However, modern production technologies, developed in rich countries, are designed for labor forces that are disciplined, conscientious, and engaged. Products flow through many sets of hands, each one capable of destroying most of the value of the final output. Error rates by individual workers must be kept low to allow such processes to succeed.10 The introduction of such techniques in nineteenth-century England was accompanied by greater attention to worker discipline. When workers in poor countries lack these qualities of discipline and engagement, modern production systems are feasible only when little is demanded of each worker, to keep error rates as low as possible. This concept helps explain the dramatically lower observed work efforts of textile mill workers in such poor countries as India. It is cheaper to have frequently idle workers than idle machinery or defective output.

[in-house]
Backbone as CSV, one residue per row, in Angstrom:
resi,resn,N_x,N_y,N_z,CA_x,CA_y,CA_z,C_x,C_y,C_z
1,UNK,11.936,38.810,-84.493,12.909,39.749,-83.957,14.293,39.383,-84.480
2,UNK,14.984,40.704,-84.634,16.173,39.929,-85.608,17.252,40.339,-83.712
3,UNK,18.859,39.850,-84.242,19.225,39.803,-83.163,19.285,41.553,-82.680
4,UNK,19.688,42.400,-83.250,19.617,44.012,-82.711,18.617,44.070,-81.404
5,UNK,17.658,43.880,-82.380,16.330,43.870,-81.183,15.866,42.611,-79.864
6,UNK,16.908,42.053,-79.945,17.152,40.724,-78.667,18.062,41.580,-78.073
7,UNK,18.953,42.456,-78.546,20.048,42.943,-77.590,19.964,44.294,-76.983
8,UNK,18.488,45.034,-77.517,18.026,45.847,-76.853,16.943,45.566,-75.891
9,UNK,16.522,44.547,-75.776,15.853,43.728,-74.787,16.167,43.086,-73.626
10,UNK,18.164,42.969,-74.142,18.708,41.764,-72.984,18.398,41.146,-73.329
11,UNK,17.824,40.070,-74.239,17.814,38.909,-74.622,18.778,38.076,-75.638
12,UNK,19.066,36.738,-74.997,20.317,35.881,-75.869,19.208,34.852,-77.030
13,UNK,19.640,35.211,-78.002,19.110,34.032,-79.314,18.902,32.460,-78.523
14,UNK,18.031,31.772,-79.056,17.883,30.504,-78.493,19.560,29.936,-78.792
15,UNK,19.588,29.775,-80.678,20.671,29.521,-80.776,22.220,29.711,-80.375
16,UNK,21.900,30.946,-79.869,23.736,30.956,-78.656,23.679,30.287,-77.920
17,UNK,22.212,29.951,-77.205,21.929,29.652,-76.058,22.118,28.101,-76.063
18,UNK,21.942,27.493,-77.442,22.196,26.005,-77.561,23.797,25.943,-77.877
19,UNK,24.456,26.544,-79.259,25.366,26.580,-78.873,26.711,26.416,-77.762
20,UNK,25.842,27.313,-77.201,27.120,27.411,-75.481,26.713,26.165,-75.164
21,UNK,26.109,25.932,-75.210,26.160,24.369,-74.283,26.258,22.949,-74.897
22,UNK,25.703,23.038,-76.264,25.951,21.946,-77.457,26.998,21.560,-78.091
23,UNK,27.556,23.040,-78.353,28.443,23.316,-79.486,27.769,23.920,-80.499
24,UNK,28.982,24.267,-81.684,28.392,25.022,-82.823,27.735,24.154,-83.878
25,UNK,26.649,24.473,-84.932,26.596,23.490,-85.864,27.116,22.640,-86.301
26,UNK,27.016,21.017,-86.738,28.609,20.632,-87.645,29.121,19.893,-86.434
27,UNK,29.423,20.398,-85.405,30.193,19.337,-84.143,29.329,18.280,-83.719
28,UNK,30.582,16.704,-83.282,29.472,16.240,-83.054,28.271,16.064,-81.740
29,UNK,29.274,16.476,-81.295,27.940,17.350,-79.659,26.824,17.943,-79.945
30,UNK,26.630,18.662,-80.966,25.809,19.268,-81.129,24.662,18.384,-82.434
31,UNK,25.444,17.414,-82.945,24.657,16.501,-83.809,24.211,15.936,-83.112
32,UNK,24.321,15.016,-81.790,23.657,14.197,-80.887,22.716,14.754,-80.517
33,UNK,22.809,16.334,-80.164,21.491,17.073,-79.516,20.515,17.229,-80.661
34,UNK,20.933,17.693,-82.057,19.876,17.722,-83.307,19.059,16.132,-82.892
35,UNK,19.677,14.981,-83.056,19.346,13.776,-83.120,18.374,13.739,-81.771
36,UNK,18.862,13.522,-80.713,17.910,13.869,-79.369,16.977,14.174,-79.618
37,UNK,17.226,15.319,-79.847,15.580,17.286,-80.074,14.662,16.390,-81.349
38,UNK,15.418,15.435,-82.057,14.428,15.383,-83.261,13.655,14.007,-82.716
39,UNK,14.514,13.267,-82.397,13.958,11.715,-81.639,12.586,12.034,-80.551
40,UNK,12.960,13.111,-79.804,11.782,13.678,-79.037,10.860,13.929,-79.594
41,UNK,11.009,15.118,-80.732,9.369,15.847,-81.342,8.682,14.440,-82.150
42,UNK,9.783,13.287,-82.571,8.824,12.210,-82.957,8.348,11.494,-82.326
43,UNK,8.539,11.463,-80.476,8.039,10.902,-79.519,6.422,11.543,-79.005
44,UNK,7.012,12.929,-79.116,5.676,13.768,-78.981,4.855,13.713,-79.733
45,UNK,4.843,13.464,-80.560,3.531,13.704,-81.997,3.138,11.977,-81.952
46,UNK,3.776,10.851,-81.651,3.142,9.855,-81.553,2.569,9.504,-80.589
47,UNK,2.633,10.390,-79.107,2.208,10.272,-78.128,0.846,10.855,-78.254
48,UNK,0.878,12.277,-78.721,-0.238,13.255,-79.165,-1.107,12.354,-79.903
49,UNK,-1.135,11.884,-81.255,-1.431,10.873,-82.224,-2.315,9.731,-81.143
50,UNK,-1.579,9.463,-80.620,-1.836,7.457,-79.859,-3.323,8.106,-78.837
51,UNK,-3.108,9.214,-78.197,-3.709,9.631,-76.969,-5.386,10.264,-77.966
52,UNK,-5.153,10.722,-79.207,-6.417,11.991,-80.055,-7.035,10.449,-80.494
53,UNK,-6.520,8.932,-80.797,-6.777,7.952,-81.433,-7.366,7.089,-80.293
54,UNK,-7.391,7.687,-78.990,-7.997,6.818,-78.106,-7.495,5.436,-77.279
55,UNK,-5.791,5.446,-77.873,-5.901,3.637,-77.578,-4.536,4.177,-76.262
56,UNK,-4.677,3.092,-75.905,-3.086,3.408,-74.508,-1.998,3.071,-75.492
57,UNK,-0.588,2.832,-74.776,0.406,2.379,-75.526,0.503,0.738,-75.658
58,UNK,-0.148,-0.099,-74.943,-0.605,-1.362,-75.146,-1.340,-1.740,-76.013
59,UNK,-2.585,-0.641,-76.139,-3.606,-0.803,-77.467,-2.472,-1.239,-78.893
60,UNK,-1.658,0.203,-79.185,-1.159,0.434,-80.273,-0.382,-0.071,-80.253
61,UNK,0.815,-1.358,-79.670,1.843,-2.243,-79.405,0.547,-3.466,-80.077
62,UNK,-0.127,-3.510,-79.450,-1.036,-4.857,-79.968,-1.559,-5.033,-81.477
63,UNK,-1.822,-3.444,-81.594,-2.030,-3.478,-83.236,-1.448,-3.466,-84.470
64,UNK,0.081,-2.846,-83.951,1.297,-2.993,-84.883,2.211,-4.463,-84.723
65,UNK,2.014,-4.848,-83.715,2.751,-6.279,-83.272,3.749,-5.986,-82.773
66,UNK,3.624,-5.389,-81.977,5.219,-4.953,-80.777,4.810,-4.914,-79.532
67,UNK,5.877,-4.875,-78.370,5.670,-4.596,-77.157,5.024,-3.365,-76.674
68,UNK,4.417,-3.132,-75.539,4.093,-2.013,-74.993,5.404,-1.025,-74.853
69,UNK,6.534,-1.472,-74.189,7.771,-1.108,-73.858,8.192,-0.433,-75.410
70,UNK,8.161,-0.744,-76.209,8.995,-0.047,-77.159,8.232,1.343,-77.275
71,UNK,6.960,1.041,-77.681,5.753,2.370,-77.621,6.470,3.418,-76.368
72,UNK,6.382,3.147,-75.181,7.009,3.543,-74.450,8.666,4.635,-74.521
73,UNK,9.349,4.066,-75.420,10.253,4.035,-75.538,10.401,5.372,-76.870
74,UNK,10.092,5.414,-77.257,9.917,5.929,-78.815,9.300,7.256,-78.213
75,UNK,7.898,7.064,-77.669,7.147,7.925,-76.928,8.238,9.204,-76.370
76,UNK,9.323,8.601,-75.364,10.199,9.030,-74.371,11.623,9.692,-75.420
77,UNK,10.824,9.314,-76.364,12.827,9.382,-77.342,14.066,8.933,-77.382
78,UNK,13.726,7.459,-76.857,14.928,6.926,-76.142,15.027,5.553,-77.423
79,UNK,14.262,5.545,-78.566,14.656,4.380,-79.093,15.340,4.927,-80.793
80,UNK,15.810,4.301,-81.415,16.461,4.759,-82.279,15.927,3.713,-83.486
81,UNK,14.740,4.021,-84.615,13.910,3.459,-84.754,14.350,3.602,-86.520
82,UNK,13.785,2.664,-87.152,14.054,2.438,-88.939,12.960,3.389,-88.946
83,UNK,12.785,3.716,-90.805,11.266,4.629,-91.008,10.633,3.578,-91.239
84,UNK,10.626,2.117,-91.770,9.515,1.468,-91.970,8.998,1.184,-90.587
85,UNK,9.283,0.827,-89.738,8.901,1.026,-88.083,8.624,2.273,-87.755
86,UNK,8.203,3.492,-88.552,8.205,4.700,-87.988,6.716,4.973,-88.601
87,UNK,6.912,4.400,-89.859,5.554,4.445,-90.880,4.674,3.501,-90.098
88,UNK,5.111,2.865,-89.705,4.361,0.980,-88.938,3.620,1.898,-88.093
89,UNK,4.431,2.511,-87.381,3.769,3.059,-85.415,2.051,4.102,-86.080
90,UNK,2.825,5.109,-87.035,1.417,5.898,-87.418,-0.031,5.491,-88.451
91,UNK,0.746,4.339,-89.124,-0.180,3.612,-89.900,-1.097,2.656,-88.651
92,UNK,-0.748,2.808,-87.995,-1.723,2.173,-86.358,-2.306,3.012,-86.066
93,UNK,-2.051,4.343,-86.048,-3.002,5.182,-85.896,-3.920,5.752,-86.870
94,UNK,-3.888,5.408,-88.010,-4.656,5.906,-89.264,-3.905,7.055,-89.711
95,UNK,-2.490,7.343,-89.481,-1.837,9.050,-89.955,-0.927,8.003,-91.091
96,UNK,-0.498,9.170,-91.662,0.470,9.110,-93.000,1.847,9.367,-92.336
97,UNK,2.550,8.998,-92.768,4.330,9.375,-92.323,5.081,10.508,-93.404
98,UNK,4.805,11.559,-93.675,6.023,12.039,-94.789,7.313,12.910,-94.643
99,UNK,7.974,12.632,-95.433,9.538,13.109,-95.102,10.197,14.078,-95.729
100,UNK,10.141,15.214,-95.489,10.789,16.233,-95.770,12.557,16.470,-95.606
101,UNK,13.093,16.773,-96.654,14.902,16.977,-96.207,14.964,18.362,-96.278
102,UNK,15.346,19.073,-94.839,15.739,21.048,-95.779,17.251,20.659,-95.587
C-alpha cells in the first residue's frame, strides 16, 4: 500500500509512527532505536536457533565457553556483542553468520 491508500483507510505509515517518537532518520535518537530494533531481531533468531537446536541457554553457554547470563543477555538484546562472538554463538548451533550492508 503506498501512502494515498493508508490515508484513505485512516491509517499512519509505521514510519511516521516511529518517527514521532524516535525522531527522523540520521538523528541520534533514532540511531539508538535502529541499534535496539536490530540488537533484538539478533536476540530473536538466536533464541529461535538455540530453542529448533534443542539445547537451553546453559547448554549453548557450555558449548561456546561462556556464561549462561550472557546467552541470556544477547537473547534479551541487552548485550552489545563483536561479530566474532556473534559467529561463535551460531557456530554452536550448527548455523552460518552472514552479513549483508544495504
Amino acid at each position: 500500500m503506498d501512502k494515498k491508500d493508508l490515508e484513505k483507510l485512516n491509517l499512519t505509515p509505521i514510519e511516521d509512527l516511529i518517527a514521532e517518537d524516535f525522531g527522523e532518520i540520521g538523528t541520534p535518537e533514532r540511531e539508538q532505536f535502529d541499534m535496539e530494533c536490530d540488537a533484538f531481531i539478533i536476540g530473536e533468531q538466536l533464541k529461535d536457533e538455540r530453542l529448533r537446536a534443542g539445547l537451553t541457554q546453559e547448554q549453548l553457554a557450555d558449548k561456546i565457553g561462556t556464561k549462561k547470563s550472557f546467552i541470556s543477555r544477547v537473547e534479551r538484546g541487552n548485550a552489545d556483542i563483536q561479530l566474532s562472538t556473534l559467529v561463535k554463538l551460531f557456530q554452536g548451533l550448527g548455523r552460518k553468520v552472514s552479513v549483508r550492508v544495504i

The Rise of Wealth and the Decline of Economics

Economics as a discipline arose in the dying decades of the Malthusian era. Classical economics was a brilliantly successful description of this world. But the torrent of goods unleashed by the Industrial Revolution not only created extremes of wealth and poverty across nations, it also undermined the ability of economic theory to explain these differences.